it’s retention that worries them most.
In the Michigan State/MonsterTrak study, about two-thirds of the millennials
said they would likely “surf” from one job to the next. In addition, about 44%
showed their lack of loyalty by stating that they would renege on a job-acceptance
commitment if a better offer came along.
These workplace nomads don’t see any stigma in listing three jobs in a single year
on their resumes. They are quite confident about landing yet another job, even if
it will take longer in this dismal economy. In the meantime, they needn’t worry
about their next paycheck because they have their parents to cushion them.
They’re comfortable in the knowledge that they can move back home while they
seek another job. The weak job market may make millennials think twice about
moving on, but once jobs are more plentiful, they will likely resume their jobhopping
ways.
Justin Pfister, the founder of Open Yard, an online retailer of sports equipment,
believes he and his fellow millennials will resist having their expectations
deflated. If employers fail to provide the opportunities and rewards millennials
seek, he says, they’re likely to drop out of the corporate world as he did and
become entrepreneurs. “We get stifled when we’re offered single-dimensional
jobs,” he says. “We are multi-dimensional people living and working in a multidimensional
world.”
These outspoken young people tend to be highly opinionated and fearlessly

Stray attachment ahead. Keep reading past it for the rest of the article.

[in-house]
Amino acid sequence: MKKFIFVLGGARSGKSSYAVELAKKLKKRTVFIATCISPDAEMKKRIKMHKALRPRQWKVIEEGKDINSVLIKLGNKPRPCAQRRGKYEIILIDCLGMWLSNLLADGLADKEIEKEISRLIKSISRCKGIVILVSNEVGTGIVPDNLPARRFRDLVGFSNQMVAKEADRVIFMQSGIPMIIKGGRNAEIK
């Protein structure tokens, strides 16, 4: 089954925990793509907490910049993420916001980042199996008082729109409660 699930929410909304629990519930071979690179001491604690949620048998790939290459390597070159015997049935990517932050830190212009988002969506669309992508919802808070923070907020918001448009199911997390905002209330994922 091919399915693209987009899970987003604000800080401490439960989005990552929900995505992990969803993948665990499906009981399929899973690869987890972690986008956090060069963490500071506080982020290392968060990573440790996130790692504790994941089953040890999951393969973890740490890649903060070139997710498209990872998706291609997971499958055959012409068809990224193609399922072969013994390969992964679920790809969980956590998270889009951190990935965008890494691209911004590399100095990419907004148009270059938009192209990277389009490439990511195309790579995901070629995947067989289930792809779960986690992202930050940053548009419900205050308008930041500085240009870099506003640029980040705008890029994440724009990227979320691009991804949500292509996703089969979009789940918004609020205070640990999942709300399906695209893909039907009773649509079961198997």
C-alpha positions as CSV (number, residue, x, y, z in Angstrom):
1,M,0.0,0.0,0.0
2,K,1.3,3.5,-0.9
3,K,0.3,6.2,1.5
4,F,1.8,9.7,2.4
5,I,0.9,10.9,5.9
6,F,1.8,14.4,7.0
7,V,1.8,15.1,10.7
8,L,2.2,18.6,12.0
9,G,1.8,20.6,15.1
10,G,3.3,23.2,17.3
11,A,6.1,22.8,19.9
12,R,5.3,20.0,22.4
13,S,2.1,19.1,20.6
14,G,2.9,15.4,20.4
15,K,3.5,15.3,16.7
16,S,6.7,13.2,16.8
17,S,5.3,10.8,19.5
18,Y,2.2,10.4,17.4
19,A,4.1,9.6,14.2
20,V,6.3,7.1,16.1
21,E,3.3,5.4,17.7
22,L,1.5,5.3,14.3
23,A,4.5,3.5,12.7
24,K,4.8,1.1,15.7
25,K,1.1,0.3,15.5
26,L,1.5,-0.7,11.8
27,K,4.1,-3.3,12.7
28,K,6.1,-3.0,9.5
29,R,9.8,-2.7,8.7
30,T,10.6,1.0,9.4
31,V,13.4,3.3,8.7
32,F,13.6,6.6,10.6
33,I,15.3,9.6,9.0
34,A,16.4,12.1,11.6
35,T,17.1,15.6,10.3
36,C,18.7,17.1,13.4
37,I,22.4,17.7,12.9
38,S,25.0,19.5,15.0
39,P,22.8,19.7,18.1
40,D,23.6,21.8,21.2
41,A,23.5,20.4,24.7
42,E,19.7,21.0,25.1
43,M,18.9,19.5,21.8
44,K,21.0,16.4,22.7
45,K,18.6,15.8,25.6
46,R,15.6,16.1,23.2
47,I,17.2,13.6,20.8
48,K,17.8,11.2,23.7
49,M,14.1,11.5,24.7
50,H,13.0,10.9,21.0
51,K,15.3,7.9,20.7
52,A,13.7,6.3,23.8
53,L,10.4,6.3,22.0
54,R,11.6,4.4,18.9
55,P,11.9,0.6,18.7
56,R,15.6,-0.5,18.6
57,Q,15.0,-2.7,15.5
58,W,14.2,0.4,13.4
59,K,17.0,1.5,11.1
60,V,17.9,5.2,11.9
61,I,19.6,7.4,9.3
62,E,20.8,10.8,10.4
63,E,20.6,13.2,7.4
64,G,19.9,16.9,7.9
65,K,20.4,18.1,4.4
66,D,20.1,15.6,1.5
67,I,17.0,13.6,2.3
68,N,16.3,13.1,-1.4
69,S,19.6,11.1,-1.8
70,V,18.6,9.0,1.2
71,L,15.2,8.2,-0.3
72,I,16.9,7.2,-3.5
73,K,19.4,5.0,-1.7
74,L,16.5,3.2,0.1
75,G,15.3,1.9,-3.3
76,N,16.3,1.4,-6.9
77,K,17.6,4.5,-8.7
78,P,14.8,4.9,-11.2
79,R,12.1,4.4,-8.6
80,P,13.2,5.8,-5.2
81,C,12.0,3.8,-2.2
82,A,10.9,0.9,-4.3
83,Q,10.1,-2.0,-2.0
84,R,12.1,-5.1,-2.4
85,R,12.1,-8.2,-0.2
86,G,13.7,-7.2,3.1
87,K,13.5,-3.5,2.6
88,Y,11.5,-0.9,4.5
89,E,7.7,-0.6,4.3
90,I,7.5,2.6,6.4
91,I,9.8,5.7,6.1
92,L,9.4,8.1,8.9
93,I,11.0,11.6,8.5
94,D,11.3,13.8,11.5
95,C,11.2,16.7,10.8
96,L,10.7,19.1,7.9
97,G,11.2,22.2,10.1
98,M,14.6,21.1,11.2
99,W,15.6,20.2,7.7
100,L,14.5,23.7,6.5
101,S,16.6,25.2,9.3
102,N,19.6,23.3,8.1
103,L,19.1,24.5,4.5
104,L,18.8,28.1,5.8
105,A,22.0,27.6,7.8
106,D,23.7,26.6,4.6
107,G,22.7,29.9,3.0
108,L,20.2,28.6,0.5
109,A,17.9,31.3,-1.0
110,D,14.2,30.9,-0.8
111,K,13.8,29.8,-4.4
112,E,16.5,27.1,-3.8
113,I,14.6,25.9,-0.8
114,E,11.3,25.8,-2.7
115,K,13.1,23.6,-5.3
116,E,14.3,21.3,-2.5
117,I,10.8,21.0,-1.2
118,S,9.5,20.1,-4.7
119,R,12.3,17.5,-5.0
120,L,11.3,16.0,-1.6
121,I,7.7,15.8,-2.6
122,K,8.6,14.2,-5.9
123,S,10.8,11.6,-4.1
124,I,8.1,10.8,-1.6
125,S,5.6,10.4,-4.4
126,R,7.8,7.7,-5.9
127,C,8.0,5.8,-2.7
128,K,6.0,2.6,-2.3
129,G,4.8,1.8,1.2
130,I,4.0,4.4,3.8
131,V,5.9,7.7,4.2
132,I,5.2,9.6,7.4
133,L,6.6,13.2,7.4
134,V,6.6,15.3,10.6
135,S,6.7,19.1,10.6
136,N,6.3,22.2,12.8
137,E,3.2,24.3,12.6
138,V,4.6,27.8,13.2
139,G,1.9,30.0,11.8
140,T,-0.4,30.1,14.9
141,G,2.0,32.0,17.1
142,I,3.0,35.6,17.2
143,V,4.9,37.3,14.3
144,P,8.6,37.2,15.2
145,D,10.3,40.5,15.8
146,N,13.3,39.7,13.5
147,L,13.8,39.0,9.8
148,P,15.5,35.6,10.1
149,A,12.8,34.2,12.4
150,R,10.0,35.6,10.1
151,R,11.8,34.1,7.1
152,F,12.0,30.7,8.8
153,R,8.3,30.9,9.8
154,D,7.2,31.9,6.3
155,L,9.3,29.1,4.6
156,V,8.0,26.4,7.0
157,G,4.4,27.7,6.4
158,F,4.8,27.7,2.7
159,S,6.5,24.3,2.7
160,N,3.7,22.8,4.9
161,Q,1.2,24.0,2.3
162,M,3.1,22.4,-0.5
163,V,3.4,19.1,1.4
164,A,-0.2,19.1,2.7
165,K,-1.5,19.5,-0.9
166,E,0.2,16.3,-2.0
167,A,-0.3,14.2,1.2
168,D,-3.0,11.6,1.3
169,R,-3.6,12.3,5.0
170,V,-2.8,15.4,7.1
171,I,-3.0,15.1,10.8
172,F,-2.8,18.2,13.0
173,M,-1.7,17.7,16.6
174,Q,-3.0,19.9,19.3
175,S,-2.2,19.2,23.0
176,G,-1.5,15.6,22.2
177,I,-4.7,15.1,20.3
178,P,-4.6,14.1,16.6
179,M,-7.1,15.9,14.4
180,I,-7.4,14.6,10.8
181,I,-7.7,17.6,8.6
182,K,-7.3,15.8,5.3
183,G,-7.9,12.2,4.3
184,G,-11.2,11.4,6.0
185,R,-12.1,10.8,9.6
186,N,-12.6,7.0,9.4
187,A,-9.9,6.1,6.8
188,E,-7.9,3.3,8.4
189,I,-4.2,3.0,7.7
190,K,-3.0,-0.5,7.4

challenge recruiters and bosses. Status and hierarchy don’t impress them much.
They want to be treated like colleagues rather than subordinates and expect
ready access to senior executives, even the CEO, to share their brilliant ideas.
Recruiters at such companies as investment-banking firm Goldman Sachs Group
Inc. and Amazon.com describe “student stalkers” who brashly fire off emails to
everyone from the CEO on down, trying to get an inside track to a job.
Companies have a vested interest in trying to slow the millennial mobility rate.
They not only will need millennials to fill positions left vacant by retiring baby
boomers but also will benefit from this generation’s best and brightest, who
possess significant strengths in teamwork, technology skills, social networking
and multitasking. Millennials were bred for achievement, and most will work
hard if the task is engaging and promises a tangible payoff.
Clearly, companies that want to compete for top talent must bend a bit and adapt
to the millennial generation. Employers need to show new hires how their work
makes a difference and why it’s of value to the company. Smart managers will
listen to their young employees’ opinions, and give them some say in decisions.
Employers also can detail the career opportunities available to millennials if
they’ll just stick around awhile. Indeed, it’s the wealth of opportunities that will
prove to be the most effective retention tool.
In the final analysis, the generational tension is a bit ironic. After all, the
grumbling baby-boomer managers are the same indulgent parents who produced
the millennial generation. Ms. Barry of Merrill Lynch sees the irony. She is
teaching her teenage daughter to value her own opinions and to challenge things.
Now she sees many of those challenging millennials at her company and wonders
how she and other managers can expect the kids they raised to suddenly behave
differently at work. “It doesn’t mean we can be as indulgent as managers as we
are as parents,” she says. “But as parents of young people just like them, we can
treat them with respect.”

Adapted from “The Trophy Kids Grow Up: How the Millennial Generation Is
Shaking Up the Workplace” by Ron Alsop. Copyright 2008 by Ron Alsop.
Published by Jossey-Bass, a Wiley imprint.

The ‘Trophy Kids’ Go to Work – WSJ.com
http://online.wsj.com/article/SB122455219391652725.html 10/27/2008